Community is important. There’s the photography community and countless others too. Some photographers like to travel far and wide to focus their lenses on different communities from around the world. Others prefer to stay closer to home and document stories happening locally. Either way, documenting communities is important in the photography world, and it’s something we’re going to look at in the piece.
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Below is a selection of photographs and stories from photographers we featured in 2021. It’s a diverse selection, and all of them touch on deeply meaningful topics. You’ll certainly learn something from these stories, or at the very least, realize something you already knew. Enjoy.
Craig Varjabedian Photographs the Native American Community
Craig Varjabedian spent many years photographing the Native American community. People young and old made up his subjects as he explored the rich history and culture. “…I remember watching a pow wow dance, standing in awe and being overcome by the wonder of it,” Varjabedian told as he shared how his relationship with the community first began. He added, “…since that time, I have wanted to know more and understand what I had seen, experienced, and felt.” In his early 2021 interview, Varjabedian discussed how he photographs his subjects with empathy, how his series Native Light materialized, and why he uses the Nikon D850 for the work. It’s a worthwhile read and one you can enjoy here.
Matt Yessian Photographs Family Community
Over time, some of us venture out and discover subcultures and the communities that comprise them. But for most of us, the first community we’re exposed to is the one we call family. Photographer Matt Yessain is best known for his travel photography. However, like most people, the pandemic put a barrier in front of his productivity. Rather than let his Fujifilm X-T4 collect dust, Yessian began documenting the people closest to him; his family. “My goal is for me or my family members to look at a photograph and instantly take them back to that moment as if it just happened. To actually feel that moment again,” he told us. In a candid interview, he spoke about how his mini-series made him more aware of the day-to-day experiences of his children. You can read about it all right here.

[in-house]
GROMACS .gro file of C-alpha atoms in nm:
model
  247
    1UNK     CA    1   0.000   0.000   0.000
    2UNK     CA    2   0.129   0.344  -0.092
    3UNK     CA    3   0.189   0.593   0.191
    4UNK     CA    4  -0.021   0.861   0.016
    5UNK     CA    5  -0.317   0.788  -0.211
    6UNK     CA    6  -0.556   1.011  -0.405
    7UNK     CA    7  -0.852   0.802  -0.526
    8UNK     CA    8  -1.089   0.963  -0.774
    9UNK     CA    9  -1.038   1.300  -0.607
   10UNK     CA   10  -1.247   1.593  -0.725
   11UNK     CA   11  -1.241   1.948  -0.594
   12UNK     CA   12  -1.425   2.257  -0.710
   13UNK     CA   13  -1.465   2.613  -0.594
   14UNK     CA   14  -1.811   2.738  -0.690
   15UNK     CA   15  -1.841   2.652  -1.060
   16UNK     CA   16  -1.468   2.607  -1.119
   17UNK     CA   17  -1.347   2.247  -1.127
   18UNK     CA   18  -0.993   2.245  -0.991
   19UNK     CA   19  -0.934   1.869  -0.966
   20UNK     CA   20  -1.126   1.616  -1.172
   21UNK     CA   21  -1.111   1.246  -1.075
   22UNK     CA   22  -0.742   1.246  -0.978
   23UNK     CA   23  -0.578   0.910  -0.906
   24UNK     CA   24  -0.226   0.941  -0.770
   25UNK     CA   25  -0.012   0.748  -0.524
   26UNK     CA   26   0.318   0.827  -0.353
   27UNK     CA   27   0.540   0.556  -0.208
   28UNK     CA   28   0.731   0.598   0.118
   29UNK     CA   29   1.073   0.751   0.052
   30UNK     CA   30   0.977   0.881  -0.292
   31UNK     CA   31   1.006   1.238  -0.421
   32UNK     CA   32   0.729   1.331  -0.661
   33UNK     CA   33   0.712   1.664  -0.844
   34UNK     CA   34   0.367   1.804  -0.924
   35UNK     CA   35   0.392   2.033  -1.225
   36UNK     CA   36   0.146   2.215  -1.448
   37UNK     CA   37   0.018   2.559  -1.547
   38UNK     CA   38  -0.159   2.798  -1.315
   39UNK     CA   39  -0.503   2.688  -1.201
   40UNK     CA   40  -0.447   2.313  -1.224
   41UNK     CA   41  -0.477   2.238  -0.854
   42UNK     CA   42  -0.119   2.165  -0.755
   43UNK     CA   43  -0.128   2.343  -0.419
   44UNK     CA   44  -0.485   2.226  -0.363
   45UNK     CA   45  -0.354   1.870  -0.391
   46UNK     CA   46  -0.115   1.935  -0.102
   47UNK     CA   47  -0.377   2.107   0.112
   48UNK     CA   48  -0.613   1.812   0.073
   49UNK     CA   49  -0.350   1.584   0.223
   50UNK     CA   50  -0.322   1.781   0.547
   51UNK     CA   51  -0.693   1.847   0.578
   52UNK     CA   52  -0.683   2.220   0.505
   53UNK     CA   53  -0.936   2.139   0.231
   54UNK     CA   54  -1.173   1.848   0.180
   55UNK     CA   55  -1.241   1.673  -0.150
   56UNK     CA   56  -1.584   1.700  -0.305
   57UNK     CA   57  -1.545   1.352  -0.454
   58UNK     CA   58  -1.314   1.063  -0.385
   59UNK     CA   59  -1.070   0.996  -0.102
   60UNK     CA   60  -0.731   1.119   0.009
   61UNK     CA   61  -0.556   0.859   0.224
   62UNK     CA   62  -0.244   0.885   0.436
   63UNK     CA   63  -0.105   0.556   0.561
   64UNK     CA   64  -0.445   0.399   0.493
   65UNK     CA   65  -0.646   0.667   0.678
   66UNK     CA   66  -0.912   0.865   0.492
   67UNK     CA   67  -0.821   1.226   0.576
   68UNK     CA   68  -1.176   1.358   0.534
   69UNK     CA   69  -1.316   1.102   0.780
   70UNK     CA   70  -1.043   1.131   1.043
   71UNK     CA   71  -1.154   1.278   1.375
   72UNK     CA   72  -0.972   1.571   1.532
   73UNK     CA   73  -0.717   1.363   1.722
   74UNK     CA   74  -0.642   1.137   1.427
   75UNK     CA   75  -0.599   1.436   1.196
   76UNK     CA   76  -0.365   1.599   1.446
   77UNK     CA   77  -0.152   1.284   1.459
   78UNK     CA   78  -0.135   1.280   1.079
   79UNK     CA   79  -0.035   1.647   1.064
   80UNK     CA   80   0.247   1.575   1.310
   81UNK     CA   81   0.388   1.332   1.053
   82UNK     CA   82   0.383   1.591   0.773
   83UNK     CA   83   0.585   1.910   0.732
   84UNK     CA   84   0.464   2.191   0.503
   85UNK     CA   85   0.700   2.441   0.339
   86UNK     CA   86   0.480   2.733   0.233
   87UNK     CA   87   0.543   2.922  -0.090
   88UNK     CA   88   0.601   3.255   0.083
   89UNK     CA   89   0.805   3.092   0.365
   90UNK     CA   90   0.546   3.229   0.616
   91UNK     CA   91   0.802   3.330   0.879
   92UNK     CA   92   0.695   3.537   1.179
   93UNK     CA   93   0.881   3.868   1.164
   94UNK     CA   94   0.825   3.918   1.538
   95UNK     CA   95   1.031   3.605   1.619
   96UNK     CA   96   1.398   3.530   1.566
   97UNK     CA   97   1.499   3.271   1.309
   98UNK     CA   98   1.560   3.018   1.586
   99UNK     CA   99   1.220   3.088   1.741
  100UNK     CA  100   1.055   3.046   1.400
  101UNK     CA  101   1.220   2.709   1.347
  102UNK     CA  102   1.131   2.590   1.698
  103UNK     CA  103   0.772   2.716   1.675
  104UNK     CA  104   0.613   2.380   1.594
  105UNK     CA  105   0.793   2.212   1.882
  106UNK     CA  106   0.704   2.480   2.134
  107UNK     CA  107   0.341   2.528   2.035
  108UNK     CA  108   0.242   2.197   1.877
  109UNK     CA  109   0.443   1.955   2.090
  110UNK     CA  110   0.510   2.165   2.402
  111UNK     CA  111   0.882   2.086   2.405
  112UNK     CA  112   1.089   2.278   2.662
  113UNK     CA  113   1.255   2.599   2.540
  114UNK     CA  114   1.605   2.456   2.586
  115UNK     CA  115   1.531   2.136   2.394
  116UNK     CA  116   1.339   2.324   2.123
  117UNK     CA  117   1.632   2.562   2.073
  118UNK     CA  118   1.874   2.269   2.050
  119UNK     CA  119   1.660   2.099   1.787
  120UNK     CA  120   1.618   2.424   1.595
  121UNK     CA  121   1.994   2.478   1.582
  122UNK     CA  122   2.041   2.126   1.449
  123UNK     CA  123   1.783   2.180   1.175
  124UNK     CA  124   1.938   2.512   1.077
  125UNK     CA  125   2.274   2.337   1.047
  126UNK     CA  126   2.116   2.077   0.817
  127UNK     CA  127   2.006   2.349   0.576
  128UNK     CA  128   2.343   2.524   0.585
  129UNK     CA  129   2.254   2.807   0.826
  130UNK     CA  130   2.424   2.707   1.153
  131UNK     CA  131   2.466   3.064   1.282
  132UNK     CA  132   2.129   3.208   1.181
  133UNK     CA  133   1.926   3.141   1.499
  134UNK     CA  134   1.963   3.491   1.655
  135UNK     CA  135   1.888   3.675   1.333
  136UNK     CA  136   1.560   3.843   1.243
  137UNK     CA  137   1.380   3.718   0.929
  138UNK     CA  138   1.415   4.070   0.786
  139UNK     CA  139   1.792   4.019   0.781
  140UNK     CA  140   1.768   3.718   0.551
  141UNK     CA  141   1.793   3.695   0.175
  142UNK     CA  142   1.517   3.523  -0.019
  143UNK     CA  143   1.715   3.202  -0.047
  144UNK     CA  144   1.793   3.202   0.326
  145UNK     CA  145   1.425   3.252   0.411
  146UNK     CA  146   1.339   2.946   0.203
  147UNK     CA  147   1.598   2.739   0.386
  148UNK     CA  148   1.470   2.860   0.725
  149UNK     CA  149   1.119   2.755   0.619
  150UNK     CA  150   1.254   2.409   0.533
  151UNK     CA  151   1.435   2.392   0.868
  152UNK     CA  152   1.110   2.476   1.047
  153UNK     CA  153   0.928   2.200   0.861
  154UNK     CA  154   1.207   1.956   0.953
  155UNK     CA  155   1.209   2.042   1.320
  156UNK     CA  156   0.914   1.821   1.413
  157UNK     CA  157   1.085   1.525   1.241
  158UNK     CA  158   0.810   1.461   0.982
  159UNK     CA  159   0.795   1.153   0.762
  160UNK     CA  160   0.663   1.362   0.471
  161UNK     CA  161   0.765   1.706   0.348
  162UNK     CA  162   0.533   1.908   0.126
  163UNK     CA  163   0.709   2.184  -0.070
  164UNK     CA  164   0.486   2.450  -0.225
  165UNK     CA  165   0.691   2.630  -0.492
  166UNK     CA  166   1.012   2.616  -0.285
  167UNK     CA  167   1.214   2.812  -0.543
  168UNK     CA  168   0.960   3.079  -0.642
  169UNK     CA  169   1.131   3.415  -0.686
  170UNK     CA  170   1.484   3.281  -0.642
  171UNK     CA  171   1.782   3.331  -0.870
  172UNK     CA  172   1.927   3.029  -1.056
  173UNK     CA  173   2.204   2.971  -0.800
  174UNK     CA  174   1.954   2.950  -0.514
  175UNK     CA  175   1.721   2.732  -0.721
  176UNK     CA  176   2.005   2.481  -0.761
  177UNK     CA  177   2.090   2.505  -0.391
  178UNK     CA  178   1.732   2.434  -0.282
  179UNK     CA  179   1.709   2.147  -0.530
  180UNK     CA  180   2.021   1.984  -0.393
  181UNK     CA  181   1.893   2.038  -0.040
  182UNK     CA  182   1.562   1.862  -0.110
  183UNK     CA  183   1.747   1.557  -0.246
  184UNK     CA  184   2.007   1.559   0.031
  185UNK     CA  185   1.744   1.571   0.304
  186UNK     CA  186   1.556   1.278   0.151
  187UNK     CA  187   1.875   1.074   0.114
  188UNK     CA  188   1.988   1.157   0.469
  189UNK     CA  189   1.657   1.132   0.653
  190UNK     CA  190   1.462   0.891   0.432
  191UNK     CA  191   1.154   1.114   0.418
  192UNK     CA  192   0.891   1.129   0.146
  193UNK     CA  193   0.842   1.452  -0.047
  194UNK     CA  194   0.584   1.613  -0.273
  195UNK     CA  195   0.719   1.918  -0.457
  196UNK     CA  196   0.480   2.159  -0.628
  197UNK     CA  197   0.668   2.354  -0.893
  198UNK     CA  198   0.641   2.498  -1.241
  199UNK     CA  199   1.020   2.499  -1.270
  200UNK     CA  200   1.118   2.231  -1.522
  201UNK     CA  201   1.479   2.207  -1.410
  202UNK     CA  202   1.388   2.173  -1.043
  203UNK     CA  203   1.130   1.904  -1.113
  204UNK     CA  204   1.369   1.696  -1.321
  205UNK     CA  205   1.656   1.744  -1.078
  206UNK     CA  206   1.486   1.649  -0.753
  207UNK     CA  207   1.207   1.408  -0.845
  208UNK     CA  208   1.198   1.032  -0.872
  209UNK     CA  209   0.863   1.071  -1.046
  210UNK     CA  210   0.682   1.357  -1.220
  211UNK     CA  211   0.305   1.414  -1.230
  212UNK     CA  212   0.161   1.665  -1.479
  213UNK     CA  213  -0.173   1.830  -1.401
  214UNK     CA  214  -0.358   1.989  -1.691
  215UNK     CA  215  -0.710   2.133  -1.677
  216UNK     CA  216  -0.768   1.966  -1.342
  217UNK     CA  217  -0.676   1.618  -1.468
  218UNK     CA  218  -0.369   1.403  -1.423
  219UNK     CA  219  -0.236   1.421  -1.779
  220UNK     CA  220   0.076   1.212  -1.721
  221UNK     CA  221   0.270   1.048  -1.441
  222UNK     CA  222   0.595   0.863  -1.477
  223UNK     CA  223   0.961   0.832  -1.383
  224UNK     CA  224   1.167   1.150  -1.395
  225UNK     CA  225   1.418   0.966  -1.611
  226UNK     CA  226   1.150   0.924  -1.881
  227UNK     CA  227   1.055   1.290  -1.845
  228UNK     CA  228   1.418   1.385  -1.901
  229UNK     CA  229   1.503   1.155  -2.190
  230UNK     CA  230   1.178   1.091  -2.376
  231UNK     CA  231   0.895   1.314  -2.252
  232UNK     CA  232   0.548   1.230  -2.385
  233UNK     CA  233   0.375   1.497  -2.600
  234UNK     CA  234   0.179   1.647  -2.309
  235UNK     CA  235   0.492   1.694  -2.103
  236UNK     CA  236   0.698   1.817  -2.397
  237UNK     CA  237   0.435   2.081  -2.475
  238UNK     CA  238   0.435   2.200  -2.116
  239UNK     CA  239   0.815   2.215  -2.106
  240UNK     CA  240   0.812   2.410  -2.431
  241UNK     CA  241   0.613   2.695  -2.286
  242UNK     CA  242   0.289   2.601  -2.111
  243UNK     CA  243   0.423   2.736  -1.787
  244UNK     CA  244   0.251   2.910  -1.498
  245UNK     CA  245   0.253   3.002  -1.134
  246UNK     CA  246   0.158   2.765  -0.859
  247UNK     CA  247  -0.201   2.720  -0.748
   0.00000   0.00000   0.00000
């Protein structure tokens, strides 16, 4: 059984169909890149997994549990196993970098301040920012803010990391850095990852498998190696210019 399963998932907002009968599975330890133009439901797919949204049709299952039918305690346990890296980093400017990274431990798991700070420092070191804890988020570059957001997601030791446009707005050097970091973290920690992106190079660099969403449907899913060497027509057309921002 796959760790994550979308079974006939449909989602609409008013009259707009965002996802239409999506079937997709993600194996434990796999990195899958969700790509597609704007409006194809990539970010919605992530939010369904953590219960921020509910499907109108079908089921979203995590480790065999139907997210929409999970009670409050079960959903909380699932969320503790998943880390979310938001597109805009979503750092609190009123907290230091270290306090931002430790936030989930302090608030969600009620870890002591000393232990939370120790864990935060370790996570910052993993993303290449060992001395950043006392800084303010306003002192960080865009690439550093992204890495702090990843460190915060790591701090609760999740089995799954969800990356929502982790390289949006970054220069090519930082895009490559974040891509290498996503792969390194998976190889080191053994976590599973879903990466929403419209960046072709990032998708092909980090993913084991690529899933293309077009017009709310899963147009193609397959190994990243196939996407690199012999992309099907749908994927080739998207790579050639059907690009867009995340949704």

JP Stones Documents Traditional Mexican Communities
JP Stones is a photographer and educator. Hailing from the UK, he is currently based in Mexico. Throughout that time, he’s put his attention on traditional Mexican culture and communities. He also runs workshops. Those workshops educate photographers and teach them about the subjects they’re documenting. “Including the local community in my business means we get to create more honest and ethical photos,” said Stones in an interview last summer. Stone is extremely well-spoken, honest, and he can add a lot of value to your photography journey. Read more about him here.
Shady William Looks at Egypt’s Cultural Magic
Sporting traditions have a long history all over the world. Most sports evolve or die out over time. However, one battle between two local communities is still going strong in Egypt. Photographer Shady William traveled to Luxor, a city on the east bank of the Nile River. He titled his series Horses & Knights, which documents one of the world’s oldest fencing competitions. On why he focuses on such an abstract topic, William told us, “I am usually attracted to subjects who have incredible stories, but their voices are hard to hear.” He certainly helps people hear their voices through this series, and you can read more about it here.
Do You Photograph Communities?
If you have a good community project, why not send in your photographs using the form below? If it clicks with us, we’ll share it. Or maybe you have a concept you’d like to share with us in the comments below? We’d love to read about it. Thanks for reading.
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Lead photo by Craig Varjabedian. All photos used with permission.